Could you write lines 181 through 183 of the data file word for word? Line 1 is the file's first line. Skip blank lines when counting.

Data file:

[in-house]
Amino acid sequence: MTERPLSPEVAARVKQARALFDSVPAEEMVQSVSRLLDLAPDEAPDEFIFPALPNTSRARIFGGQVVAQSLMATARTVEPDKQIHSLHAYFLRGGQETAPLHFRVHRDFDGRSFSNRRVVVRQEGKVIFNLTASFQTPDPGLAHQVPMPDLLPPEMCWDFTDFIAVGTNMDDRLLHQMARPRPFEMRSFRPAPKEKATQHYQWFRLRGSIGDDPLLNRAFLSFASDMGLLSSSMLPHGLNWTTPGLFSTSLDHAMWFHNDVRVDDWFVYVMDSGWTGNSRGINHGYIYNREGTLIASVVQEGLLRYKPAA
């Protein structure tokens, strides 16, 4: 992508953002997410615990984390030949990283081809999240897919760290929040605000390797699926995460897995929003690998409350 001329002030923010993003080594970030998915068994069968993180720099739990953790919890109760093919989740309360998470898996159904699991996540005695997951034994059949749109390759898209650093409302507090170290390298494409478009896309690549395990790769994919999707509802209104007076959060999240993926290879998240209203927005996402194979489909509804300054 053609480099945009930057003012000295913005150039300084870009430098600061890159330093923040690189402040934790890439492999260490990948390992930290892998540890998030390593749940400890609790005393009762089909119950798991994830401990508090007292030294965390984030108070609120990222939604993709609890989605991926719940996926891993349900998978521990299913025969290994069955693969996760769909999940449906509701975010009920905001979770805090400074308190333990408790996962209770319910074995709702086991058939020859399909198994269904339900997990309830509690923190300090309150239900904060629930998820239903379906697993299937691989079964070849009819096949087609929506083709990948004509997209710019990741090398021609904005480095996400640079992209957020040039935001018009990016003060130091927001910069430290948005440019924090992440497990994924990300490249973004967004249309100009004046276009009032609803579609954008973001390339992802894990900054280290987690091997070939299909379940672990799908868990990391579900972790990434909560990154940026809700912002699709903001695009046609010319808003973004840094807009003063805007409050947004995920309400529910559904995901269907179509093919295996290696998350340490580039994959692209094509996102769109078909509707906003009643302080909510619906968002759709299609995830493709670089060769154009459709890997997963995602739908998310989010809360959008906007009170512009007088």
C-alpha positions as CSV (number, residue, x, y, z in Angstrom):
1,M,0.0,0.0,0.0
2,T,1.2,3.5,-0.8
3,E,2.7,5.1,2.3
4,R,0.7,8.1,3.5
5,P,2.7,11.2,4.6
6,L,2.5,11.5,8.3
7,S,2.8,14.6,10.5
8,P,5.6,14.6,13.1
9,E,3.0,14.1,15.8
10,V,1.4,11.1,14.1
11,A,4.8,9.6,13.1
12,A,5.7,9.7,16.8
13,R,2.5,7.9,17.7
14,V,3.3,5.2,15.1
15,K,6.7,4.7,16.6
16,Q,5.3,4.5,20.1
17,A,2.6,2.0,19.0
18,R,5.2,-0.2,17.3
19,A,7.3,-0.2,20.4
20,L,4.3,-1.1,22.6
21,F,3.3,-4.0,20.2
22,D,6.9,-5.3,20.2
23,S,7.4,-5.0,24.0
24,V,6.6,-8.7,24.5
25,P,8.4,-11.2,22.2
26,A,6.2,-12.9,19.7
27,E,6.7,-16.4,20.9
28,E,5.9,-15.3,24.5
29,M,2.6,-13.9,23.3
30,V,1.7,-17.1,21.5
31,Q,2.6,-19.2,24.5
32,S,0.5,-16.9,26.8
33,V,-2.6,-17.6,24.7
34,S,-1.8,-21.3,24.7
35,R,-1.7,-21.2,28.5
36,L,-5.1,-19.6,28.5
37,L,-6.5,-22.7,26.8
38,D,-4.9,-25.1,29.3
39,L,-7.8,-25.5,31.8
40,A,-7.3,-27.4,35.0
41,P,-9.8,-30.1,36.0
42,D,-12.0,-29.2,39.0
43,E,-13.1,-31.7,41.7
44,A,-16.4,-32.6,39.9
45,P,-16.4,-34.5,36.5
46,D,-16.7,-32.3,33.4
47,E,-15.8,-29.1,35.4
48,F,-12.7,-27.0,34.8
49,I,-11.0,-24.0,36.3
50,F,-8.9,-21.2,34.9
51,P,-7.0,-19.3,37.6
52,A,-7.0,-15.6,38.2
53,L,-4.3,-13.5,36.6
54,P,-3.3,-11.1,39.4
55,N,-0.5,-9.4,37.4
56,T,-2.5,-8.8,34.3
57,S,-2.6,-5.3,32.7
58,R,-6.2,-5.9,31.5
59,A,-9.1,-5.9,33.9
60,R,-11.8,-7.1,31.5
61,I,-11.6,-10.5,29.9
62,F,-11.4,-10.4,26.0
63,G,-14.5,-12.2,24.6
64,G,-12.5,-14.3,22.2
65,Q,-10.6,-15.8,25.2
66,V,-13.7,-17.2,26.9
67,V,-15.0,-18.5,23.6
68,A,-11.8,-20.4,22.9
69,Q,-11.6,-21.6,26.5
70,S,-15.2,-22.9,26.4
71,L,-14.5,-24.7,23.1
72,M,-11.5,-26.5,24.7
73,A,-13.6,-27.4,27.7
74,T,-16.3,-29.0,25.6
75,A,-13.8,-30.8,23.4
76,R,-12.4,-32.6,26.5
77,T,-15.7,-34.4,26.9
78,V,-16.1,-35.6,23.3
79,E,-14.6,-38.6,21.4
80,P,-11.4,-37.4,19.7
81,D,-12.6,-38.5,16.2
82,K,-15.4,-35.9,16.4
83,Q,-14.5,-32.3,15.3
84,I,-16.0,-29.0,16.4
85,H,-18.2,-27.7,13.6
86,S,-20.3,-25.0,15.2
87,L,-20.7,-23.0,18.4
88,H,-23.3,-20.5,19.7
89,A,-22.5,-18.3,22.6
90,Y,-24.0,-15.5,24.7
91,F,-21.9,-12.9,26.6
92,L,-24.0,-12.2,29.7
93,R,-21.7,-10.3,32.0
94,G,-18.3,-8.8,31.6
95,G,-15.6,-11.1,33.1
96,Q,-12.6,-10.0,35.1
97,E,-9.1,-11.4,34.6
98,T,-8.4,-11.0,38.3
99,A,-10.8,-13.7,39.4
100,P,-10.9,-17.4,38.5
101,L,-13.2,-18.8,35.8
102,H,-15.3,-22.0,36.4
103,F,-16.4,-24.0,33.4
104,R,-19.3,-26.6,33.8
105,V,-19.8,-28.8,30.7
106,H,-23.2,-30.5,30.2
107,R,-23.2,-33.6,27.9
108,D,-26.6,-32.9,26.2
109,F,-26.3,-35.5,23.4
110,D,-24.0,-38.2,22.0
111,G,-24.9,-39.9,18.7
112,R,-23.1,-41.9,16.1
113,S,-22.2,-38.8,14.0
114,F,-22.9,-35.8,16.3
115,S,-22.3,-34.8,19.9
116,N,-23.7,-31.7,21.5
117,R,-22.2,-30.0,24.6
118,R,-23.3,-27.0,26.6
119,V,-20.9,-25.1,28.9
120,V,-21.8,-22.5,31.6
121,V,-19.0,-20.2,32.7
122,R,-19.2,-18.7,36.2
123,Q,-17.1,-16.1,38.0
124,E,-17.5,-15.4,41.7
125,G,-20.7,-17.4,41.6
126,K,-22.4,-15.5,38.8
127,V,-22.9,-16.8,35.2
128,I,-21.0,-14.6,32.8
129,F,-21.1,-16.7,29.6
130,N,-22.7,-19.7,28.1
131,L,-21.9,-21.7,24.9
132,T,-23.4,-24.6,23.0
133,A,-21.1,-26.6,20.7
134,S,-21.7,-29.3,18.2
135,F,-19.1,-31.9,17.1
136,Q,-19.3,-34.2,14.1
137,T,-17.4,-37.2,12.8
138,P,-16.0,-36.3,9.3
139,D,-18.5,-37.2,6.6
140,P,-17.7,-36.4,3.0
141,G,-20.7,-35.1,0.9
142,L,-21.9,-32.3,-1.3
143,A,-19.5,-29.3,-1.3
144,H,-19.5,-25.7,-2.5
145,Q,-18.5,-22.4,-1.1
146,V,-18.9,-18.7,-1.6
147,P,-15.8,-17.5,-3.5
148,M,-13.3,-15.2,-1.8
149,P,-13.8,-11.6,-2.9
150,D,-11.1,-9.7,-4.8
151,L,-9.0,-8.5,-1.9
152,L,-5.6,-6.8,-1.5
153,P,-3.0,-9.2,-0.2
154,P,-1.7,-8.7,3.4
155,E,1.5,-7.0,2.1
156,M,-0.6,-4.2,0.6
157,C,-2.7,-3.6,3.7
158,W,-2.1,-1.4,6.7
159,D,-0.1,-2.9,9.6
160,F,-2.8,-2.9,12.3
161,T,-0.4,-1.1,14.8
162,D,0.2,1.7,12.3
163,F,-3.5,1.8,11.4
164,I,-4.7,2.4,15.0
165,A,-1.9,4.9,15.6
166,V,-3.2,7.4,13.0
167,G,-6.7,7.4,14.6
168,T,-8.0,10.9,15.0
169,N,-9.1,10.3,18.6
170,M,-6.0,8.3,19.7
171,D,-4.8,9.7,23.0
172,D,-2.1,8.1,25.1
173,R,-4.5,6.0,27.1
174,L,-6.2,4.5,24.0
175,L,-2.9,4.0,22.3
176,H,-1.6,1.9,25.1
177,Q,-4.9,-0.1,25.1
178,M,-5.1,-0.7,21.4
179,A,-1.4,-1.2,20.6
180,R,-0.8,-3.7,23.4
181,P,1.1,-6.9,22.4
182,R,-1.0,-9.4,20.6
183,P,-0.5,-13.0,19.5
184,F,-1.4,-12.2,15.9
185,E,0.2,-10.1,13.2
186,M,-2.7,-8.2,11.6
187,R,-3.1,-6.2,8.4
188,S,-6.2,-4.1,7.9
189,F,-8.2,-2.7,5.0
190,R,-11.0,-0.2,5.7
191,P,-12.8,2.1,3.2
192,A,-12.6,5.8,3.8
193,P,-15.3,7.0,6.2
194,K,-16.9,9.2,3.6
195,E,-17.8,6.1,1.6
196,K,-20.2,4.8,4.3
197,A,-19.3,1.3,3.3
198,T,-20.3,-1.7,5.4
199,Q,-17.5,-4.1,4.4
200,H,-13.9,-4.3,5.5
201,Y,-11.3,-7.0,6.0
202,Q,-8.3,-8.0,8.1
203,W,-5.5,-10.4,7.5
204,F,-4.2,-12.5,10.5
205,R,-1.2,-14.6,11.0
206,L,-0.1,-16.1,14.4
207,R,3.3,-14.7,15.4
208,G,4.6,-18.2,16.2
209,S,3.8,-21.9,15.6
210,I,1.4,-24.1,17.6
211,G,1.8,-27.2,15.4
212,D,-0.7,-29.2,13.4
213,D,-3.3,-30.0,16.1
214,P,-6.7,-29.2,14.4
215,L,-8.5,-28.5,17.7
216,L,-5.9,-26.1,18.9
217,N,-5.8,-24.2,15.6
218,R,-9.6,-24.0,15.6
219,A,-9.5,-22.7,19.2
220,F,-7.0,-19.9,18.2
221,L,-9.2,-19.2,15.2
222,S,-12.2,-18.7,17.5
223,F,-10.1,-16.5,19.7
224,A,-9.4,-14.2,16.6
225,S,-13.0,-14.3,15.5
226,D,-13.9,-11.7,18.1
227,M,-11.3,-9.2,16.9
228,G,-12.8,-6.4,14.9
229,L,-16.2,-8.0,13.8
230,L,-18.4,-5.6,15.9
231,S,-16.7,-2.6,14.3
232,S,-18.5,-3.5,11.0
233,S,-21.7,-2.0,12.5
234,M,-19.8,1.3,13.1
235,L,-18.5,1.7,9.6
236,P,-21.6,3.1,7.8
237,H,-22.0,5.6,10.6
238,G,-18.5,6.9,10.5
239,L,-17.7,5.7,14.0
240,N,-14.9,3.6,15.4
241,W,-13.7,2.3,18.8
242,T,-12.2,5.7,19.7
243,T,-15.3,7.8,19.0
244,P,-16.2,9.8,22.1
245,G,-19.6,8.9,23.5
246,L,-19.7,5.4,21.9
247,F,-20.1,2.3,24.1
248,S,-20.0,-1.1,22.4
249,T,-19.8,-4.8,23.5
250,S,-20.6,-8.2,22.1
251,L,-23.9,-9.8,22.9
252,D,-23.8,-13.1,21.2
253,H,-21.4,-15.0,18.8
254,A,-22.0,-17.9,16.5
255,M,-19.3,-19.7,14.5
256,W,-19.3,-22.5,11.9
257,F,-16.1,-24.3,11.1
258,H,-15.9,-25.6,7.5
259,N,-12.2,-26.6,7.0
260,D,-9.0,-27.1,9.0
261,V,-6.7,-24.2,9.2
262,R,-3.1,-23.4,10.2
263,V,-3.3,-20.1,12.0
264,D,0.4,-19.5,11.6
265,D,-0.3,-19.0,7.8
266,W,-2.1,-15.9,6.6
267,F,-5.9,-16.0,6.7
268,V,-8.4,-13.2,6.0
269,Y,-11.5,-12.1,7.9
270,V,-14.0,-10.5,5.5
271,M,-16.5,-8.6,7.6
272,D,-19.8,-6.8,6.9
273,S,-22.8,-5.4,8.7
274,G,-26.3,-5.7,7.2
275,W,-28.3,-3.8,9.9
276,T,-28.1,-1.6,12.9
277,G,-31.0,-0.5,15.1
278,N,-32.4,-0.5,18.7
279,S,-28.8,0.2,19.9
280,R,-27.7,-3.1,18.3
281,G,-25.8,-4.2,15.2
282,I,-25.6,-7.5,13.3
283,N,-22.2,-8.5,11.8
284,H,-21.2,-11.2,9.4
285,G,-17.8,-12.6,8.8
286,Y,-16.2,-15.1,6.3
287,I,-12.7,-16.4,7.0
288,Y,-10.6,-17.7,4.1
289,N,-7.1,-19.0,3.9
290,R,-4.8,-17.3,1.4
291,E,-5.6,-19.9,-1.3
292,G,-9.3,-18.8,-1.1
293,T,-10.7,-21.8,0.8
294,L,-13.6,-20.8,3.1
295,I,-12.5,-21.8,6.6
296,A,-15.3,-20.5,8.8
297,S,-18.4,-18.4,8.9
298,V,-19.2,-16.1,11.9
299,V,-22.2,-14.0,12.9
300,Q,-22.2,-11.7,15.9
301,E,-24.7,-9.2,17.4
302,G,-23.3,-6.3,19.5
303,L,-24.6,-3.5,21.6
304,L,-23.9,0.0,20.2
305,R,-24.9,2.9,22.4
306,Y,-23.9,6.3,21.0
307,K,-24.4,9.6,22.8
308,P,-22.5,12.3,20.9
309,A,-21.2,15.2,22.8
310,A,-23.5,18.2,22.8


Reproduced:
177,Q,-4.9,-0.1,25.1
178,M,-5.1,-0.7,21.4
179,A,-1.4,-1.2,20.6